SAP and Microsoft are expanding their partnership in the areas of cloud computing, mobile and data interoperability.
The moves, announced May 19, are an extension of a partnership that is going on two decades, and touch upon the some of the key drivers in the evolving technology landscape.
"For our customers, SAP and Microsoft are among the top strategic vendors relied upon to drive their business' success," Steve Lucas, president of platform solutions at SAP, said in a statement. "We are proud of how we listened to our customers and together developed—and will continue to develop—innovative new programs focused on the cloud, mobility, analytics and interoperability that we expect will provide unparalleled value for our customers."
With the expanded partnership, SAP will bring a range of enterprise software—including SAP Business Suite, Business All-In-One solutions, Mobile Platform, Adaptive Server Enterprise (SAP ASE), and the developer edition of the SAP HANA platform—onto Microsoft's Azure cloud environment. In addition, SAP developers and customers will be able to quickly deploy preconfigured SAP solutions directly into Azure via SAP's Cloud Appliance Library technology.
"Our expanded partnership with SAP demonstrates our continued commitment to deliver the applications and services our customers need—in their private clouds, service provider clouds, Microsoft Azure and Microsoft Office," Scott Guthrie, executive vice president of Microsoft's Cloud and Enterprise business, said in a statement.
In addition, the two vendors also will jointly develop and market SAP mobile apps for Windows and Windows Phone 8.1. Customers will be able to manage and secure the apps via SAP's Mobile Secure offerings or Window's Intune solution. SAP and Microsoft will show off examples of such apps at SAP's Sapphire Now 2014 event, which will kick off June 3 in Orlando, Fla.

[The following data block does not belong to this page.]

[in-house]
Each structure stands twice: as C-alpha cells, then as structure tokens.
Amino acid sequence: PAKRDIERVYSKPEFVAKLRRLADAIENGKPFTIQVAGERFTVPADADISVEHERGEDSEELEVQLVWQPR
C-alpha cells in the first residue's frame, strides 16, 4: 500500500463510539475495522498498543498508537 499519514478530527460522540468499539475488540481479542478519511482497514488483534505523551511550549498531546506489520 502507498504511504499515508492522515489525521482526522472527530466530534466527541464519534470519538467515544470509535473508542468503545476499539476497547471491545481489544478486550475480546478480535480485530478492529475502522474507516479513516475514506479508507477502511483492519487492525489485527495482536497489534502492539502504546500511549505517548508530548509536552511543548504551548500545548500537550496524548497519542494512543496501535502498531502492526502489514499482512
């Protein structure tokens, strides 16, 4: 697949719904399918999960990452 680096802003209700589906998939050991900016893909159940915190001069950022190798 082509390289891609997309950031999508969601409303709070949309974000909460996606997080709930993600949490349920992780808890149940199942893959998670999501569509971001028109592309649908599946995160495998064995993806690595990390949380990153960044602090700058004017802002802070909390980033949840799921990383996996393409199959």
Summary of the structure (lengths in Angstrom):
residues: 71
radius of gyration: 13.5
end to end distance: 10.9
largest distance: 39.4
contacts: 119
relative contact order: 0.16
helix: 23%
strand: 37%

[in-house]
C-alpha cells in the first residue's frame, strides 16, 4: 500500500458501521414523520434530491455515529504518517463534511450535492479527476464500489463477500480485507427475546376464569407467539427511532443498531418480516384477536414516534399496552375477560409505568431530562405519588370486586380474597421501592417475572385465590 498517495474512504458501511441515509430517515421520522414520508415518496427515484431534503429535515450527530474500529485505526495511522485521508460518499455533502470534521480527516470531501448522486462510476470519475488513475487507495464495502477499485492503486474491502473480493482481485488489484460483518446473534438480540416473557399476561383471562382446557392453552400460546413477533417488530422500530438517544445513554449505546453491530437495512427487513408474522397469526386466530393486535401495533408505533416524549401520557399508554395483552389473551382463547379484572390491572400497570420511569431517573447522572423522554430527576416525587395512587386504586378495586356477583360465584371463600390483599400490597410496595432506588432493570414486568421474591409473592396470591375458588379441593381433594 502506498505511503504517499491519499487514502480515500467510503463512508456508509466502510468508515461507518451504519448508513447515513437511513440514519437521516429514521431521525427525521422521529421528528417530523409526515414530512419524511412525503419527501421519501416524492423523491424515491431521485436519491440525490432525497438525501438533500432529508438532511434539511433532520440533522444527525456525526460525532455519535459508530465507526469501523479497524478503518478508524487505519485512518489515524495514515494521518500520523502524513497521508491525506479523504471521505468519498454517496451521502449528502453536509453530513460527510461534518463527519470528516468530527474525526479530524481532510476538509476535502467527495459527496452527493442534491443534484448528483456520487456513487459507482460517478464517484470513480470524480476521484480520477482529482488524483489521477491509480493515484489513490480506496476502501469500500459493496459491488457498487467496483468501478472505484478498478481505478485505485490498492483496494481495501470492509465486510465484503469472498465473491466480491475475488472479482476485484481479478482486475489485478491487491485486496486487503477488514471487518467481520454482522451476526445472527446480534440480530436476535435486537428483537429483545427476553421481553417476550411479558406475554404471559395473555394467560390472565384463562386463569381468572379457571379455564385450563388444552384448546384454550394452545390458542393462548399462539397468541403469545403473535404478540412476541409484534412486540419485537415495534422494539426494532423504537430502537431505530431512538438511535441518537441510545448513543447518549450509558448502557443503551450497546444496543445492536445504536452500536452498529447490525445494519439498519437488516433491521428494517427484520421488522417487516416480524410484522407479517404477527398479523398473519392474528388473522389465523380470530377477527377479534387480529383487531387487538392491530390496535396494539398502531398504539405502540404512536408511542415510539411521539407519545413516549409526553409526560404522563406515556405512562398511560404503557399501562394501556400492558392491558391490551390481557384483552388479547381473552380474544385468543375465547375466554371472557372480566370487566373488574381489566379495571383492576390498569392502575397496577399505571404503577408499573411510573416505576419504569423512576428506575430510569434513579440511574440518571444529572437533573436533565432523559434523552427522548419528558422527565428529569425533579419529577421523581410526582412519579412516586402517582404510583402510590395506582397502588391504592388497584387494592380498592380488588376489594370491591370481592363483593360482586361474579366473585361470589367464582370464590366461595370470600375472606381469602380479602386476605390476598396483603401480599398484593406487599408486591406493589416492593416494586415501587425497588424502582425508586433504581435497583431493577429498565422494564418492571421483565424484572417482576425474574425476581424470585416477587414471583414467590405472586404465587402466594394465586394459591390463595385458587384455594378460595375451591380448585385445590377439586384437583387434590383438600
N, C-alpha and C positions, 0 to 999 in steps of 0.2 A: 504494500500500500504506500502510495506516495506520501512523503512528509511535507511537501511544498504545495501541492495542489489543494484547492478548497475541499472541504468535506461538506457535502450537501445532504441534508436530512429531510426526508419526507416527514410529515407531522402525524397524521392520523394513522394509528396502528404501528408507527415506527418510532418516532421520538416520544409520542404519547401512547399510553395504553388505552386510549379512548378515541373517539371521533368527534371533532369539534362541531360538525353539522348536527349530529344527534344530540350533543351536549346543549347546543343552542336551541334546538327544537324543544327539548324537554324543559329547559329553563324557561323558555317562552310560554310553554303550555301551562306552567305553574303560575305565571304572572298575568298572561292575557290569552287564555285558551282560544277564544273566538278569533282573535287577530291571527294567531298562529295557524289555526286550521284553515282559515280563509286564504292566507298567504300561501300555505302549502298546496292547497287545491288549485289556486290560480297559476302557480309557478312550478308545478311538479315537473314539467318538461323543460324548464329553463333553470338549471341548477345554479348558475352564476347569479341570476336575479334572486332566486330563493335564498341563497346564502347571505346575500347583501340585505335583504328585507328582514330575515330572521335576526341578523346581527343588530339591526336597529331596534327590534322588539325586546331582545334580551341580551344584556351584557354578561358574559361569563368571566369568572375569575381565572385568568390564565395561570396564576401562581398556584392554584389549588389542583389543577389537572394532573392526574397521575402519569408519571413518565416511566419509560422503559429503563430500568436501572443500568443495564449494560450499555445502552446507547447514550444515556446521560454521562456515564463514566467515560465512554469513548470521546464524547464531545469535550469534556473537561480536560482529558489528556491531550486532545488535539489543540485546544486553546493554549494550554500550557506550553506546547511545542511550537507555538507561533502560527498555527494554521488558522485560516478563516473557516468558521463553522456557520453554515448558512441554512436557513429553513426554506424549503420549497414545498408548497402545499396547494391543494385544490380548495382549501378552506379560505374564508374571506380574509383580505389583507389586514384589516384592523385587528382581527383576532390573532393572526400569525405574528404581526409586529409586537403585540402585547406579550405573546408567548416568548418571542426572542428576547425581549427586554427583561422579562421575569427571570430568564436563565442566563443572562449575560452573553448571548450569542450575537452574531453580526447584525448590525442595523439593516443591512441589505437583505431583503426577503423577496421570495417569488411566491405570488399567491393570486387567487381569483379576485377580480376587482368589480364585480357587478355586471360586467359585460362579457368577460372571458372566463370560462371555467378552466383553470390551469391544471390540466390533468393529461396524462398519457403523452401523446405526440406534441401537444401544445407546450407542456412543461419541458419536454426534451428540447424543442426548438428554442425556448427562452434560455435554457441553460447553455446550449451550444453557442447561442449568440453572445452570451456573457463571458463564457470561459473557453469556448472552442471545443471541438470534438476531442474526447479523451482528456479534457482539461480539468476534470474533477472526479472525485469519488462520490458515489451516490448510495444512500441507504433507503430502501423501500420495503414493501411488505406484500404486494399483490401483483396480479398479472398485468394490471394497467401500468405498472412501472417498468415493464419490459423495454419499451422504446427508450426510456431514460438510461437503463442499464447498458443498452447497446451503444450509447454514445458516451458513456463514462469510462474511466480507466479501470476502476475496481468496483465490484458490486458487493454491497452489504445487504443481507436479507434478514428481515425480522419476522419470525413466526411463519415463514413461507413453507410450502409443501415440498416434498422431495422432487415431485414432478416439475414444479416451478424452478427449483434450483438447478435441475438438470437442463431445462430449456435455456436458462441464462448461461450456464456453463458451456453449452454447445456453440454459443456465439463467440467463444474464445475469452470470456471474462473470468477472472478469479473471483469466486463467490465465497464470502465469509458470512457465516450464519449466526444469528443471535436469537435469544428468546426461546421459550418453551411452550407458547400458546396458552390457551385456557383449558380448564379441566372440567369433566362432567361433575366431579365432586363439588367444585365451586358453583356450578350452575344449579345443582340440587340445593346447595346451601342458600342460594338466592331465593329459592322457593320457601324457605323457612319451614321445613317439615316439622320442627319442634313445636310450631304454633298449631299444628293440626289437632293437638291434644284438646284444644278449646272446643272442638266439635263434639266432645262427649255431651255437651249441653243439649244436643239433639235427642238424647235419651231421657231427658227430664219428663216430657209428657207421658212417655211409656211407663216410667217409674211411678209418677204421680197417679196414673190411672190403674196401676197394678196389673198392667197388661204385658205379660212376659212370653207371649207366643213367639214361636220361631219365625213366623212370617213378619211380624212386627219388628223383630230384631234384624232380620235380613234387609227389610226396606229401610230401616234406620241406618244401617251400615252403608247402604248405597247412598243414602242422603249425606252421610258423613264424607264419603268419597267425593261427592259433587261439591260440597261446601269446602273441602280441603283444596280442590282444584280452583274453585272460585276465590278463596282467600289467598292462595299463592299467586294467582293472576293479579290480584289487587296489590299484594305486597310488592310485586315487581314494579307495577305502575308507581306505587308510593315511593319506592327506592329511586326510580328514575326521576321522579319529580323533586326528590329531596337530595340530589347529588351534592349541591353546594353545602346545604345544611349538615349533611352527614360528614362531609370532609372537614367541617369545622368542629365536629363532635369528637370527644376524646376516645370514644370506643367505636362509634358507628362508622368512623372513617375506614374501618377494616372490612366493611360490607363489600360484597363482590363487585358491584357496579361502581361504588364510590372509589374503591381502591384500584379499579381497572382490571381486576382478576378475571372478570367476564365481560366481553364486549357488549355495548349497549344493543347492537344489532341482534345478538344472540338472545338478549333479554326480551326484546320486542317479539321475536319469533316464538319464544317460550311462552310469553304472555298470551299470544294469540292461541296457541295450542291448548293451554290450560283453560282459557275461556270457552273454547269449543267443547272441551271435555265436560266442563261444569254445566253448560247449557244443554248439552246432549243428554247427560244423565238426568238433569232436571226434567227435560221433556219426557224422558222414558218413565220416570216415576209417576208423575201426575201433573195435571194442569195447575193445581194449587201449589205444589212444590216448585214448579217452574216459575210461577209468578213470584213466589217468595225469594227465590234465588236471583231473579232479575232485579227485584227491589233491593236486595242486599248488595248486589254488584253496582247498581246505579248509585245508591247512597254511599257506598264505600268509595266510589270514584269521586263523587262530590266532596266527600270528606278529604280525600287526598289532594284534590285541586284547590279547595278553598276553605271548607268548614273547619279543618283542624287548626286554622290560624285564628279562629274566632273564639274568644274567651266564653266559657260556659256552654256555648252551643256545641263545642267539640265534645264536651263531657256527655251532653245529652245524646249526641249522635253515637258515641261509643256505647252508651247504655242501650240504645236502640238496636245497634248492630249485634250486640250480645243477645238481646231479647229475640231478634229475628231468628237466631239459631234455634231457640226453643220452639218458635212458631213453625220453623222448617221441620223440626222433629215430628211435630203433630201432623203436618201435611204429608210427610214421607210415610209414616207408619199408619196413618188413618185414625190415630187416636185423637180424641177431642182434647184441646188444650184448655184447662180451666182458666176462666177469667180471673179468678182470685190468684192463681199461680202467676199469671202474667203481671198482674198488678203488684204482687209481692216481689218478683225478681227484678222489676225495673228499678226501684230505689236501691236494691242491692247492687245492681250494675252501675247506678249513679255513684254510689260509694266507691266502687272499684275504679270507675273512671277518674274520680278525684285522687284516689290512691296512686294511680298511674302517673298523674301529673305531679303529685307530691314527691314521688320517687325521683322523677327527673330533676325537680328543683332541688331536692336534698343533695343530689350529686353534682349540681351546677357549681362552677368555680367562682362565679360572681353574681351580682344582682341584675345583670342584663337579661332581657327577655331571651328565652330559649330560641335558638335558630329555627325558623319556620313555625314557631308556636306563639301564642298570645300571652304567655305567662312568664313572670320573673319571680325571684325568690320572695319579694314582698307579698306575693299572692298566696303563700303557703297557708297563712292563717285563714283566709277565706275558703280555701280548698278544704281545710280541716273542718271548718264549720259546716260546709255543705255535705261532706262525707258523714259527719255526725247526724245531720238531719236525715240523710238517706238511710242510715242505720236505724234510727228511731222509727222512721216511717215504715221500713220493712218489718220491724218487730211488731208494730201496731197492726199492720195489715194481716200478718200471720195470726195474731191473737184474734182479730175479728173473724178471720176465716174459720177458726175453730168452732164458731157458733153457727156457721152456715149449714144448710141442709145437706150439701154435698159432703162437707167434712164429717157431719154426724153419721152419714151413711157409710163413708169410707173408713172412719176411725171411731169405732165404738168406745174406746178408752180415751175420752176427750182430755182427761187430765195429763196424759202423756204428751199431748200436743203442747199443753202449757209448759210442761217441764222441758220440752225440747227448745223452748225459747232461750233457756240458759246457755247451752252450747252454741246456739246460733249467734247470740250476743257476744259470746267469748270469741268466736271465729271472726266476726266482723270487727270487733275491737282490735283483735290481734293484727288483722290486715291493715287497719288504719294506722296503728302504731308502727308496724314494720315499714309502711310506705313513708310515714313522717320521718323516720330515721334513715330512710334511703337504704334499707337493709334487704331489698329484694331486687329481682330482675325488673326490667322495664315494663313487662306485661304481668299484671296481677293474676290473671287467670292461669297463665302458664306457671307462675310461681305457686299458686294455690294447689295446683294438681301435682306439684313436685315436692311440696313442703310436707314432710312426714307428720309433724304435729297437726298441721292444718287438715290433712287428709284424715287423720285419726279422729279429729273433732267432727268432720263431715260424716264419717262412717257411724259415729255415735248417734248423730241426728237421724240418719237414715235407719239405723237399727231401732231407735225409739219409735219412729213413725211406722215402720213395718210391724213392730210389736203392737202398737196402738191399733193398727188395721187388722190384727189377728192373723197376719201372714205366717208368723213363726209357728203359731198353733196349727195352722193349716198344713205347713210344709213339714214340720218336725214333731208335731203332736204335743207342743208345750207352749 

Finally, Microsoft and SAP will create a new version of the SAP Gateway for Microsoft, which will enable organizations to automate business processes and access SAP applications and data through Microsoft's Office 365 and Azure cloud environments. The new version will be available in the second half of 2014, according to the companies.
For SAP, the moves come at a time of transition for the company's cloud strategy, which was set in motion more than a year ago. SAP is using HANA—which initially launched in 2011 as an in-memory database—as the platform for the clouds efforts, and it's beginning to pay off. In the first quarter, SAP reported that a 60 percent increase in cloud subscriptions helped drive a 3 percent increase in revenue, to $5.11 billion, over the same period in 2013.
At the same time, SAP's cloud business this month has seen significant executive turnover, including the resignations of Vishal Sikka, CTO in charge of products and innovation and a key developer of HANA, and days later Shawn Price, who in January took over as head of SAP's cloud unit.
Nicholas Brown, SAP's senior vice president of cloud strategy and evangelism, told eWEEK that Sikka's resignation was a loss to the company, but that he had established a solid plan for the cloud that others will continue to implement. His comments came before Price's resignation was announced.
"Vishal … was a great leader," Brown said. "I'll miss him. … A lot of work still needs to be done, but it's really just the work. A lot of the vision and strategy is already in place, and a lot of that is because of Vishal."
Watch the interview with SAP's Brown below: